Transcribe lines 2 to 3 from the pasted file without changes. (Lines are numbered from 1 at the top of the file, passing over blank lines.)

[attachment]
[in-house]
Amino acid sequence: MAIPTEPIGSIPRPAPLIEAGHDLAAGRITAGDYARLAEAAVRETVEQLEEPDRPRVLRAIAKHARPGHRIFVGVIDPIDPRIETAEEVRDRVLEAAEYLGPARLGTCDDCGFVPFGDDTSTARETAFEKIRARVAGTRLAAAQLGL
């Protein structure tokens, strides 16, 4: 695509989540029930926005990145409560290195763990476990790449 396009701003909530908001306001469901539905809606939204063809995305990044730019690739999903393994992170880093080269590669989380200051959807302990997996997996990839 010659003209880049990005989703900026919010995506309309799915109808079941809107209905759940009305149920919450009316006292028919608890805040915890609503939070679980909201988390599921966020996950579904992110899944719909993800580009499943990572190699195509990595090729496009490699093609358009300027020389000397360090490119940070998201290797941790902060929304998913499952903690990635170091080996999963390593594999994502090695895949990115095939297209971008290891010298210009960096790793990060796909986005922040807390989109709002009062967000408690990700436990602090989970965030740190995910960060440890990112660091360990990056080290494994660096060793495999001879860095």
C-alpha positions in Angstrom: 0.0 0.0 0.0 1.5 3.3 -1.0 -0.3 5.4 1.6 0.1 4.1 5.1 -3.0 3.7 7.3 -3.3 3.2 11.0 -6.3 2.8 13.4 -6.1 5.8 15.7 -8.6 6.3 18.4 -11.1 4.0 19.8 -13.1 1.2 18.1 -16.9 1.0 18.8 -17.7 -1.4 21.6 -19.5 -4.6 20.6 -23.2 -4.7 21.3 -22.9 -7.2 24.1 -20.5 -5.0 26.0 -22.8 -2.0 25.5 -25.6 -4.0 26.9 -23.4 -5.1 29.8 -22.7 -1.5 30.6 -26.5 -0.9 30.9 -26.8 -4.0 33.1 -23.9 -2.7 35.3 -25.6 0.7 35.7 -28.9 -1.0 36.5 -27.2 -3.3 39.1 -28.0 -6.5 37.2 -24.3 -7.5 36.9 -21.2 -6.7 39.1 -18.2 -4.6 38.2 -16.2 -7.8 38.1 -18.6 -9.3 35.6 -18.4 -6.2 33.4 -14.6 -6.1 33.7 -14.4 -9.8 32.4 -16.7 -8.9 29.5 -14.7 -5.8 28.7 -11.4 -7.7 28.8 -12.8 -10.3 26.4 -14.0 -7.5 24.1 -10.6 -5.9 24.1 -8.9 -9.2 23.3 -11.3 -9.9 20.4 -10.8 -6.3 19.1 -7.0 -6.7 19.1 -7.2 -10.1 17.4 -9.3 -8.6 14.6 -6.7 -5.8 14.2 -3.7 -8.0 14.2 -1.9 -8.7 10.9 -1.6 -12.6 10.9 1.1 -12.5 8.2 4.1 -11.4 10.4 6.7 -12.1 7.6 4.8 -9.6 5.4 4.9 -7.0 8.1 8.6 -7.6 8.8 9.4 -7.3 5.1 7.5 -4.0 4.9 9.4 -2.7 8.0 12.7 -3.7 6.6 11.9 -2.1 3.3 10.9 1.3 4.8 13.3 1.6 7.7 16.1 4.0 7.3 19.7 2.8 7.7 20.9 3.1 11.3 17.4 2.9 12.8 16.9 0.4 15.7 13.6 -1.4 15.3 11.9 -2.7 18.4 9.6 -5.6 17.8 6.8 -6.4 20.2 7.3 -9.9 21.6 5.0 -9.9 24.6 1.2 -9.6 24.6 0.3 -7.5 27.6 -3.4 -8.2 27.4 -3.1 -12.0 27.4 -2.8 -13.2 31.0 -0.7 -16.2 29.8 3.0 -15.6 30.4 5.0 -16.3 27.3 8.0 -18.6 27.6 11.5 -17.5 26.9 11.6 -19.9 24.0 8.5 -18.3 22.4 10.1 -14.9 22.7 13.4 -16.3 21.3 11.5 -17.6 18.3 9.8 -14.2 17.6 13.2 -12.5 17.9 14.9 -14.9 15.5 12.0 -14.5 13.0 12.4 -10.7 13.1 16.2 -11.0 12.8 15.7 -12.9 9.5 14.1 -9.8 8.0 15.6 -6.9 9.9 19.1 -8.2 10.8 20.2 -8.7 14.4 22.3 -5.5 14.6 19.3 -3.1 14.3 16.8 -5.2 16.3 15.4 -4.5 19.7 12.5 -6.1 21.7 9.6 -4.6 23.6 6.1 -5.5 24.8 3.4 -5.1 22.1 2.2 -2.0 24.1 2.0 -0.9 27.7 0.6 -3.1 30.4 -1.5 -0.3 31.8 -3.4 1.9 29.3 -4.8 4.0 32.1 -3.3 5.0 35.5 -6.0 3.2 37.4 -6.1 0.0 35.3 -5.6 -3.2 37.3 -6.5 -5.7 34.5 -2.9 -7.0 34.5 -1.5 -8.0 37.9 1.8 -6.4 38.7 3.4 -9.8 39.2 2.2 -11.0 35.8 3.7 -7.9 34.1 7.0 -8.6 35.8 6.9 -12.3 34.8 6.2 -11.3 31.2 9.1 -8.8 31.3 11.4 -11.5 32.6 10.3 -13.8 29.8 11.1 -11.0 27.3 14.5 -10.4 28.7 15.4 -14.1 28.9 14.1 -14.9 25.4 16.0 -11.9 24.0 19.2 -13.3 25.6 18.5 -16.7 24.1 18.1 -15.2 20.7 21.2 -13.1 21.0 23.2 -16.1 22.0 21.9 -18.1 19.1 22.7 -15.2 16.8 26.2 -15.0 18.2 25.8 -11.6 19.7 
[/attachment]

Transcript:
Amino acid sequence: MAIPTEPIGSIPRPAPLIEAGHDLAAGRITAGDYARLAEAAVRETVEQLEEPDRPRVLRAIAKHARPGHRIFVGVIDPIDPRIETAEEVRDRVLEAAEYLGPARLGTCDDCGFVPFGDDTSTARETAFEKIRARVAGTRLAAAQLGL
């Protein structure tokens, strides 16, 4: 695509989540029930926005990145409560290195763990476990790449 396009701003909530908001306001469901539905809606939204063809995305990044730019690739999903393994992170880093080269590669989380200051959807302990997996997996990839 010659003209880049990005989703900026919010995506309309799915109808079941809107209905759940009305149920919450009316006292028919608890805040915890609503939070679980909201988390599921966020996950579904992110899944719909993800580009499943990572190699195509990595090729496009490699093609358009300027020389000397360090490119940070998201290797941790902060929304998913499952903690990635170091080996999963390593594999994502090695895949990115095939297209971008290891010298210009960096790793990060796909986005922040807390989109709002009062967000408690990700436990602090989970965030740190995910960060440890990112660091360990990056080290494994660096060793495999001879860095």